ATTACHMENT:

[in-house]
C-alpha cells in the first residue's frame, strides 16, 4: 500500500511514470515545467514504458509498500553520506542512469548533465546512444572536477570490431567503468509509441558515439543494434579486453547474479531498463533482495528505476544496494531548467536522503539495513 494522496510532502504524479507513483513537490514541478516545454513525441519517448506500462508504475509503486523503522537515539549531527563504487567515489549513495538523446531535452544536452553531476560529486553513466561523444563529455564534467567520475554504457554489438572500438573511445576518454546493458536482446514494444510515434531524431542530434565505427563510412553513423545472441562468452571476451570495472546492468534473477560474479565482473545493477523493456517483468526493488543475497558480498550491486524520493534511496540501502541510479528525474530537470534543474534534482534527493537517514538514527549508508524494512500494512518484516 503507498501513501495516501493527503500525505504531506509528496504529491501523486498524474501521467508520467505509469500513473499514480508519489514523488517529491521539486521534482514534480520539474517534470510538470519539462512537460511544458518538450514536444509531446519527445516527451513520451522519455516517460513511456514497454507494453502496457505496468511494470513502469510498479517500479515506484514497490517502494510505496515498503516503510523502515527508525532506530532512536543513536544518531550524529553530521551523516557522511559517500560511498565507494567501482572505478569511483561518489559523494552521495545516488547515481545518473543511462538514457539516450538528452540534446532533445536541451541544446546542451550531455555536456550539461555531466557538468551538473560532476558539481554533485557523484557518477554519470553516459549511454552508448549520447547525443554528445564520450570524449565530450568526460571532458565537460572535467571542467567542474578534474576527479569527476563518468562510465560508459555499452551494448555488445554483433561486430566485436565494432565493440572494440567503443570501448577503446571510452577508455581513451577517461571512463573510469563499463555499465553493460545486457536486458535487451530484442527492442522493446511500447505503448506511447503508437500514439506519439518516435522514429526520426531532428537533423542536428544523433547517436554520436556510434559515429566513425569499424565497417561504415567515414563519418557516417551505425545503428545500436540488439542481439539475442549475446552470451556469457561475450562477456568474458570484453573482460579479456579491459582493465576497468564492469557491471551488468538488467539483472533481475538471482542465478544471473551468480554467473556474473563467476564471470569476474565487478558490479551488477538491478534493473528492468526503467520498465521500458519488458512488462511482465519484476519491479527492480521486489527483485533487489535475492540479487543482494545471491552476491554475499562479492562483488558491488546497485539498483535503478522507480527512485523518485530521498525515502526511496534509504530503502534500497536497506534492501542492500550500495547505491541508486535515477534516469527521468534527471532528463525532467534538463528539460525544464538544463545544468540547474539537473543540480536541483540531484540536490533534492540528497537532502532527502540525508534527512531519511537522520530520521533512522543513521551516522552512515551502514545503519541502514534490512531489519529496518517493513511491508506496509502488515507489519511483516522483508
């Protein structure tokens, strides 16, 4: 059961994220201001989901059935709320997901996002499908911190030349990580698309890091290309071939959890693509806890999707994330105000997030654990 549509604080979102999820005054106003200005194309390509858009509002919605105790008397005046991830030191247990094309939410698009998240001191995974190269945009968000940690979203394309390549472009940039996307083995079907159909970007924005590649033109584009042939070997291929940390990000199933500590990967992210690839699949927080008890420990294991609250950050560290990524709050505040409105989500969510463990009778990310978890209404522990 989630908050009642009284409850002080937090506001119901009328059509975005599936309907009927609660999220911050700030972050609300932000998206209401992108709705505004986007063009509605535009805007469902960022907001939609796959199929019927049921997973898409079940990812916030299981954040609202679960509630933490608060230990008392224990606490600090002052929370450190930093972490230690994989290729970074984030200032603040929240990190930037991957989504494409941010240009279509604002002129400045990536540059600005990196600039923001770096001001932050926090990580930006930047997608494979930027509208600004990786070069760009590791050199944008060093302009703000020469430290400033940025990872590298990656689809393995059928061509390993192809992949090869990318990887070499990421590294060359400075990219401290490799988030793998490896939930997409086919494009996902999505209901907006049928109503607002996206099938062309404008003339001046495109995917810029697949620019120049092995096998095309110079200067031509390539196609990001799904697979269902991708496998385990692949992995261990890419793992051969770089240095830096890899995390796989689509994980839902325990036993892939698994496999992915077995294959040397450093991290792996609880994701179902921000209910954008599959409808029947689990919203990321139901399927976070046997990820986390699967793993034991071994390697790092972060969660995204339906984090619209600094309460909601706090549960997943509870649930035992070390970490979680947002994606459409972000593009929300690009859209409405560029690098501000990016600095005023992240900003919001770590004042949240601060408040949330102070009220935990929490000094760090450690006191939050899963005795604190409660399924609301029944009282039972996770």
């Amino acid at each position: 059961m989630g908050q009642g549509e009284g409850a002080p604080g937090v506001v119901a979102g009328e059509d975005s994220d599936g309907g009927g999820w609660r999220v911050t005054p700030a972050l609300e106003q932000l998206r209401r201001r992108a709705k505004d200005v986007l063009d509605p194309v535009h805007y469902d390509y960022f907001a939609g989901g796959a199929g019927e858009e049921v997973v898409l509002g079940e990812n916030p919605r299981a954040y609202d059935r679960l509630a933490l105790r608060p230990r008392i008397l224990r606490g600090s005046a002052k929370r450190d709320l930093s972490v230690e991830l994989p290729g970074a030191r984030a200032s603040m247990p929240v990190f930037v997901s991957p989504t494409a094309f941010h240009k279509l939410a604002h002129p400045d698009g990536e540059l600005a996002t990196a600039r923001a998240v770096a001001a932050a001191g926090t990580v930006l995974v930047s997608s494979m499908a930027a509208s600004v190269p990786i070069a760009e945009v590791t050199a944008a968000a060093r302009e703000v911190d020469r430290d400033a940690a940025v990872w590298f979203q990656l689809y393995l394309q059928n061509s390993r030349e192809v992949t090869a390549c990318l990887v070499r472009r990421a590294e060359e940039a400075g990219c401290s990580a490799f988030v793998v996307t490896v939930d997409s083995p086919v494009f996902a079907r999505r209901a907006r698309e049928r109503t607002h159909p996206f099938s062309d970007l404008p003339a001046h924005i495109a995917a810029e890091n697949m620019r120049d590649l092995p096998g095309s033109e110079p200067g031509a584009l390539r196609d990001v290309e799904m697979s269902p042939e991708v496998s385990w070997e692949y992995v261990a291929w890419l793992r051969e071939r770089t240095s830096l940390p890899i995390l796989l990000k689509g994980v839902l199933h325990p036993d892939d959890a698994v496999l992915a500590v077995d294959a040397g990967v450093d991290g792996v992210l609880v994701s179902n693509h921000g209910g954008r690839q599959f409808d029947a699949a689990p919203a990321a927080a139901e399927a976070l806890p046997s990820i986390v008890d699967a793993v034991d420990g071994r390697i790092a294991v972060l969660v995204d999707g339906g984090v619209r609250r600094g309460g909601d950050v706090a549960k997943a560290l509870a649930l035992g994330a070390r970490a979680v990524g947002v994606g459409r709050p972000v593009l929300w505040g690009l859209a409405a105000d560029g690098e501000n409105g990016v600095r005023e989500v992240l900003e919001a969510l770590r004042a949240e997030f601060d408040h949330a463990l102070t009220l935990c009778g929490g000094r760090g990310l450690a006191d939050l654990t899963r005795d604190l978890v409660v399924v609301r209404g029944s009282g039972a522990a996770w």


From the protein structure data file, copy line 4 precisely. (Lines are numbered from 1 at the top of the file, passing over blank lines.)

């Amino acid at each position: 059961m989630g908050q009642g549509e009284g409850a002080p604080g937090v506001v119901a979102g009328e059509d975005s994220d599936g309907g009927g999820w609660r999220v911050t005054p700030a972050l609300e106003q932000l998206r209401r201001r992108a709705k505004d200005v986007l063009d509605p194309v535009h805007y469902d390509y960022f907001a939609g989901g796959a199929g019927e858009e049921v997973v898409l509002g079940e990812n916030p919605r299981a954040y609202d059935r679960l509630a933490l105790r608060p230990r008392i008397l224990r606490g600090s005046a002052k929370r450190d709320l930093s972490v230690e991830l994989p290729g970074a030191r984030a200032s603040m247990p929240v990190f930037v997901s991957p989504t494409a094309f941010h240009k279509l939410a604002h002129p400045d698009g990536e540059l600005a996002t990196a600039r923001a998240v770096a001001a932050a001191g926090t990580v930006l995974v930047s997608s494979m499908a930027a509208s600004v190269p990786i070069a760009e945009v590791t050199a944008a968000a060093r302009e703000v911190d020469r430290d400033a940690a940025v990872w590298f979203q990656l689809y393995l394309q059928n061509s390993r030349e192809v992949t090869a390549c990318l990887v070499r472009r990421a590294e060359e940039a400075g990219c401290s990580a490799f988030v793998v996307t490896v939930d997409s083995p086919v494009f996902a079907r999505r209901a907006r698309e049928r109503t607002h159909p996206f099938s062309d970007l404008p003339a001046h924005i495109a995917a810029e890091n697949m620019r120049d590649l092995p096998g095309s033109e110079p200067g031509a584009l390539r196609d990001v290309e799904m697979s269902p042939e991708v496998s385990w070997e692949y992995v261990a291929w890419l793992r051969e071939r770089t240095s830096l940390p890899i995390l796989l990000k689509g994980v839902l199933h325990p036993d892939d959890a698994v496999l992915a500590v077995d294959a040397g990967v450093d991290g792996v992210l609880v994701s179902n693509h921000g209910g954008r690839q599959f409808d029947a699949a689990p919203a990321a927080a139901e399927a976070l806890p046997s990820i986390v008890d699967a793993v034991d420990g071994r390697i790092a294991v972060l969660v995204d999707g339906g984090v619209r609250r600094g309460g909601d950050v706090a549960k997943a560290l509870a649930l035992g994330a070390r970490a979680v990524g947002v994606g459409r709050p972000v593009l929300w505040g690009l859209a409405a105000d560029g690098e501000n409105g990016v600095r005023e989500v992240l900003e919001a969510l770590r004042a949240e997030f601060d408040h949330a463990l102070t009220l935990c009778g929490g000094r760090g990310l450690a006191d939050l654990t899963r005795d604190l978890v409660v399924v609301r209404g029944s009282g039972a522990a996770w």